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Update: What Happened to the Little Boy Oprah Couldn't Forget?
Posted: Sun 01/01/2012 10:15 AM
On today's show, you were reintroduced to Pam Cope, the Missouri mother of four who was inspired to rescue a little boy sold into slavery in Ghana after seeing his haunting face in The New York Times. Since then, Pam has been on a mission to help other children find freedom and safety. Find out how her life has changed since we last saw her and get an update on that very special boy, Mark.
Each year, I like to spend New Year's Day reflecting on the many things for which I am grateful, and today I'm particularly grateful for this chance to share an update on Mark Kwadwo, a very special little boy who has forever changed my life.
Mark was first introduced to the world five years ago as a 6-year-old slave in Ghana. For 12 hours each day, he worked on Lake Volta under brutal conditions, and the scars were obvious. Well, he is no longer that boy. Now, he is a happy, healthy 10-year-old with a dream of becoming a pilot, a talent for soccer and a fondness for Dr. Seuss. I've been back to visit him 14 times in these last few years, and every time I hear his contagious laughter or experience his resilience and kindness, I realize that in finding him, I have, in so many ways, found myself.
When I first shared my story, I hoped that doing so might help to change the lives of some of the 7,000 children who remain enslaved on the dark waters of Lake Volta. That has certainly happened. Through the generosity of complete strangers, our nonprofit organization, Touch a Life Foundation, has been able to rescue more than 90 additional children from slavery, ranging in age from 5 to 21. While each of them is now well on his way to recovery, the idea that there are still so many children enslaved in Ghana gets me up every morning and pushes me to keep working. We haven't saved every child—not yet—but it's a start.
But something else has happened that I never expected.
In 2009, Aimee Molloy and I published Jantsen's Gift: A True Story of Grief, Rescue, and Grace about the death of my 15-year-old son, Jantsen. The experience of losing Jantsen changed me deeply and led me to make an important choice: to live more simply and deliberately, to stop putting on appearances, to finally get honest with myself. It was these decisions that led me to Mark, and I've been so grateful to find that as others have read my story, they've found the courage to take a careful look at their lives and abandon some things that may never have really fit them, or were simply their way of trying to appear to be something they were not. Trust me, I know what it's like to be wrapped up in appearances, and I also know the true joy and freedom that comes with letting that go and getting real. To me, that is what it means to live a life of grace.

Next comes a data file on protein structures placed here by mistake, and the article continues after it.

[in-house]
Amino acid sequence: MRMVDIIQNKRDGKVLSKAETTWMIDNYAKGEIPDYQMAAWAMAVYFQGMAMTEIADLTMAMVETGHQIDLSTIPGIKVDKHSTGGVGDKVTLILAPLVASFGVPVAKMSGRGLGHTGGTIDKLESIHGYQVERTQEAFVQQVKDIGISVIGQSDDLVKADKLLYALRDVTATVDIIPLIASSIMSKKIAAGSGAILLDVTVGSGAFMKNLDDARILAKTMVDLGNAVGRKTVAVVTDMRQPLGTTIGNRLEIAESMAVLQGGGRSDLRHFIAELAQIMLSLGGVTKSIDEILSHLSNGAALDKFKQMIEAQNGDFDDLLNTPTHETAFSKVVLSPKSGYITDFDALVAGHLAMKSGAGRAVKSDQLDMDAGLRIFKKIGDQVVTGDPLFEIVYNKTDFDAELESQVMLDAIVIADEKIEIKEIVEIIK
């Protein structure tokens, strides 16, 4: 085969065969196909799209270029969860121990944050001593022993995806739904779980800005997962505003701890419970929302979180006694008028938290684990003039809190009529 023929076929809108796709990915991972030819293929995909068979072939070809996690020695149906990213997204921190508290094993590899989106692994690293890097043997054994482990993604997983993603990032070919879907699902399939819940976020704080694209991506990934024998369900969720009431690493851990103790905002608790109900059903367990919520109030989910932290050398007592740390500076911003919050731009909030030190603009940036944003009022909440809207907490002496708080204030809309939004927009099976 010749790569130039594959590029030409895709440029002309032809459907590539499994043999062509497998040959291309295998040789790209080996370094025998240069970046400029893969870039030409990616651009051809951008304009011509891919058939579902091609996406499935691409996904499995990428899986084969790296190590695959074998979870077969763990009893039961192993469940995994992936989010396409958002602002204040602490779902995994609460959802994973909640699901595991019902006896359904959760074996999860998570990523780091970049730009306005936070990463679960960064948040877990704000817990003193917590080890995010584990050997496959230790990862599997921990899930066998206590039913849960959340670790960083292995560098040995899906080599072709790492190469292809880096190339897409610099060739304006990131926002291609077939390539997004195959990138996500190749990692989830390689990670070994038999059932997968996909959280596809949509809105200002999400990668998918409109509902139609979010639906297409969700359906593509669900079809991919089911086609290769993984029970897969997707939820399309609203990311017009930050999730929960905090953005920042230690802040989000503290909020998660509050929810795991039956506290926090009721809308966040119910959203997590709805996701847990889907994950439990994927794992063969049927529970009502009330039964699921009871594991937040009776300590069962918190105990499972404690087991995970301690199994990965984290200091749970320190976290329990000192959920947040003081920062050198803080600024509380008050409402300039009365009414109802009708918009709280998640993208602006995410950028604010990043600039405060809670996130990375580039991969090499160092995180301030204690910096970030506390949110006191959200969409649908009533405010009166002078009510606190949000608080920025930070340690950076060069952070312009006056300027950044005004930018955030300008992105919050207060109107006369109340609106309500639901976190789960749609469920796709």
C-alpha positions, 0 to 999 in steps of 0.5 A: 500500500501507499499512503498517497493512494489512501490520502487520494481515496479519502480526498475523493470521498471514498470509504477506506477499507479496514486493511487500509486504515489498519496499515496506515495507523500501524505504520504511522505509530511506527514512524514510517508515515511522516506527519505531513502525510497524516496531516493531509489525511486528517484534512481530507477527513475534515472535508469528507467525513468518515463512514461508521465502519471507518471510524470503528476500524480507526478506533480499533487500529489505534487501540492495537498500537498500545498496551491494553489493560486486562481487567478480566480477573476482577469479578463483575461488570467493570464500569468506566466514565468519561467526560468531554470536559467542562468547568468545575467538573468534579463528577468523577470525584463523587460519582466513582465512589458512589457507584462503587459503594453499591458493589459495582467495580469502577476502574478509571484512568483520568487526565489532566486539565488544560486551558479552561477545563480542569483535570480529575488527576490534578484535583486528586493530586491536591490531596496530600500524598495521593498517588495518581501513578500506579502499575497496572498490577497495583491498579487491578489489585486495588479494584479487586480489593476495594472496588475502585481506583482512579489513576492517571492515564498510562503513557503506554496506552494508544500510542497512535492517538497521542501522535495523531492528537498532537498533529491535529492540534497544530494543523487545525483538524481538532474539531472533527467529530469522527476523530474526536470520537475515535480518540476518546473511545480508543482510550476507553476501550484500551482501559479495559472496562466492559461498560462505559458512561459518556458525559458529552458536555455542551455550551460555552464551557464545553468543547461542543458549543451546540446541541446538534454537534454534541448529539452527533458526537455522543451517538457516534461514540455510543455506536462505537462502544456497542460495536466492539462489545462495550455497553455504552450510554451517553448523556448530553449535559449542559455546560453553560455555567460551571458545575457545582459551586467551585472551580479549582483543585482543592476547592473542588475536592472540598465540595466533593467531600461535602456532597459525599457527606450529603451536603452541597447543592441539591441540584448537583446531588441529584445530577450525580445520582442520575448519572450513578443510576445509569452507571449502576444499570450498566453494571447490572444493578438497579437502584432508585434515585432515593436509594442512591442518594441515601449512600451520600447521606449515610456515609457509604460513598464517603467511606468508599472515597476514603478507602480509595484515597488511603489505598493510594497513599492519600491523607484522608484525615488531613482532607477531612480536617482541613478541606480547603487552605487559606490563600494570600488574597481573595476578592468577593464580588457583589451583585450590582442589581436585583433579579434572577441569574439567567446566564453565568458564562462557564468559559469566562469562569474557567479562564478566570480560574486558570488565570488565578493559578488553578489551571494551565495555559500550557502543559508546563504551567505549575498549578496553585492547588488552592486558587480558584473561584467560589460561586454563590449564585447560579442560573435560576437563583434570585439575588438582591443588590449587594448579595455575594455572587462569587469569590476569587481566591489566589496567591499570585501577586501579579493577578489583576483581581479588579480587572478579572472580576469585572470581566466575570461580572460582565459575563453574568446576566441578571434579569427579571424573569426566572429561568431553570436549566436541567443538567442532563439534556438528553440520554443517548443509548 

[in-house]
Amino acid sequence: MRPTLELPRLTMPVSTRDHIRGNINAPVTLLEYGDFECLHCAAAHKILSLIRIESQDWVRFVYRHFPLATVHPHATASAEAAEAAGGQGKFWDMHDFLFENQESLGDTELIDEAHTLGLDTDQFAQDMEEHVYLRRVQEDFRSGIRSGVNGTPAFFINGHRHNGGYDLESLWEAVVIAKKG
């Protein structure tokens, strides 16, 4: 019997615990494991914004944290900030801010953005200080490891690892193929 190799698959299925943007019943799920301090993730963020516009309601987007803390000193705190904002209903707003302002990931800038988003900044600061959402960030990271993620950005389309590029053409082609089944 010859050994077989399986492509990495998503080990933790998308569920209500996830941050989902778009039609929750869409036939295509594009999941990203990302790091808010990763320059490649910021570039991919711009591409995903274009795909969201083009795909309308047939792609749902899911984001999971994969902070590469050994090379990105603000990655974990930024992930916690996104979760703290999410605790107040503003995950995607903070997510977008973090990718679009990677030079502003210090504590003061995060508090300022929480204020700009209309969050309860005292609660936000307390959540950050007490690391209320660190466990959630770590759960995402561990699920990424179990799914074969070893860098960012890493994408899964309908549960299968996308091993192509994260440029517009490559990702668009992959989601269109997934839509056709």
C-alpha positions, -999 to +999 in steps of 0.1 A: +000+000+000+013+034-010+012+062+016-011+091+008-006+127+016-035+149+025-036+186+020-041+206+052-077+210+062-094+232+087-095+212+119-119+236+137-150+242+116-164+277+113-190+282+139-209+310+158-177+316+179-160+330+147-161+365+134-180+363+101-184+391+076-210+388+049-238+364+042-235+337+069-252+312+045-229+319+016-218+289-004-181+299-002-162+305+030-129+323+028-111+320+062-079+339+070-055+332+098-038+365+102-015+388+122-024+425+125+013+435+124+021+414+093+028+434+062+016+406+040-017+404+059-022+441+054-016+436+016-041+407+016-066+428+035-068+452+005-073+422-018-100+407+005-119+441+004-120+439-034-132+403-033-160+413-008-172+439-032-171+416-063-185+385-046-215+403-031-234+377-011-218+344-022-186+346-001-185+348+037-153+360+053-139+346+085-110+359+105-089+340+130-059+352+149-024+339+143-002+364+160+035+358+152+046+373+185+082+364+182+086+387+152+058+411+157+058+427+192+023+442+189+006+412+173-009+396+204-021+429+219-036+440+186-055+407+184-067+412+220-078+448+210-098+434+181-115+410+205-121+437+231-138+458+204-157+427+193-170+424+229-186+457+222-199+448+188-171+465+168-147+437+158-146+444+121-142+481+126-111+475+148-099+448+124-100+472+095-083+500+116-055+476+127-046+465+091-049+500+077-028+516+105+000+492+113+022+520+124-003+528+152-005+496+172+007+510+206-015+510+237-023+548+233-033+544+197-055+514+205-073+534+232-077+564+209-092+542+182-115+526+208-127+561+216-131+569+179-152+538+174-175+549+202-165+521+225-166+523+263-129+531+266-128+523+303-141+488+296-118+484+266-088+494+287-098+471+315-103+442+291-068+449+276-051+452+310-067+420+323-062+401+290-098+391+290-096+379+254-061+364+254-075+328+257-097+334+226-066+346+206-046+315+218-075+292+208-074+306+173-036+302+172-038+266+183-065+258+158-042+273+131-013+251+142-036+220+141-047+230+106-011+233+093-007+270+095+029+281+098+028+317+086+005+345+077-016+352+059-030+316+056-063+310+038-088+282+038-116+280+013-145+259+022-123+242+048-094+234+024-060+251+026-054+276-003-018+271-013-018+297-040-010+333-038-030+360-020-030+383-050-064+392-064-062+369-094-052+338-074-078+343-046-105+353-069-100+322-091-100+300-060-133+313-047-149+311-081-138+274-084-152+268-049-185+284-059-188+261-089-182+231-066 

One of the greatest lessons I've learned these past few years came from an 11-year-old Ghanaian girl named Salamatu. She was orphaned and sent to live at a children's home. One day, she received stickers in the mail from an American couple. She was so excited about these stickers that she ran around showing everyone her gift. She wanted to write the couple a thank-you letter, and after she did, she took every single sticker that she'd received and plastered them on to the note. She gave away her entire gift. As I think about my life and everything I've faced since losing Jantsen, I've come to understand that maybe Salamatu can teach us all a lesson. Maybe the answer to life is to do what she did: to give recklessly and passionately to the point where people have to say: "You're crazy! That's enough! Stop giving!" And yet we go on, and we give some more. I firmly believe that in those acts of giving—when you have given away your very last sticker—you become open to receiving life's most tremendous blessings.
The opportunity to understand this, to finally feel more whole, to find my Mark...well, that has been Jantsen's gift. And what an amazing gift it has been.
May 2012 be a year of transformation, courage and grace—for all of us. And may you find a "Mark" of your own.
Happy New Year!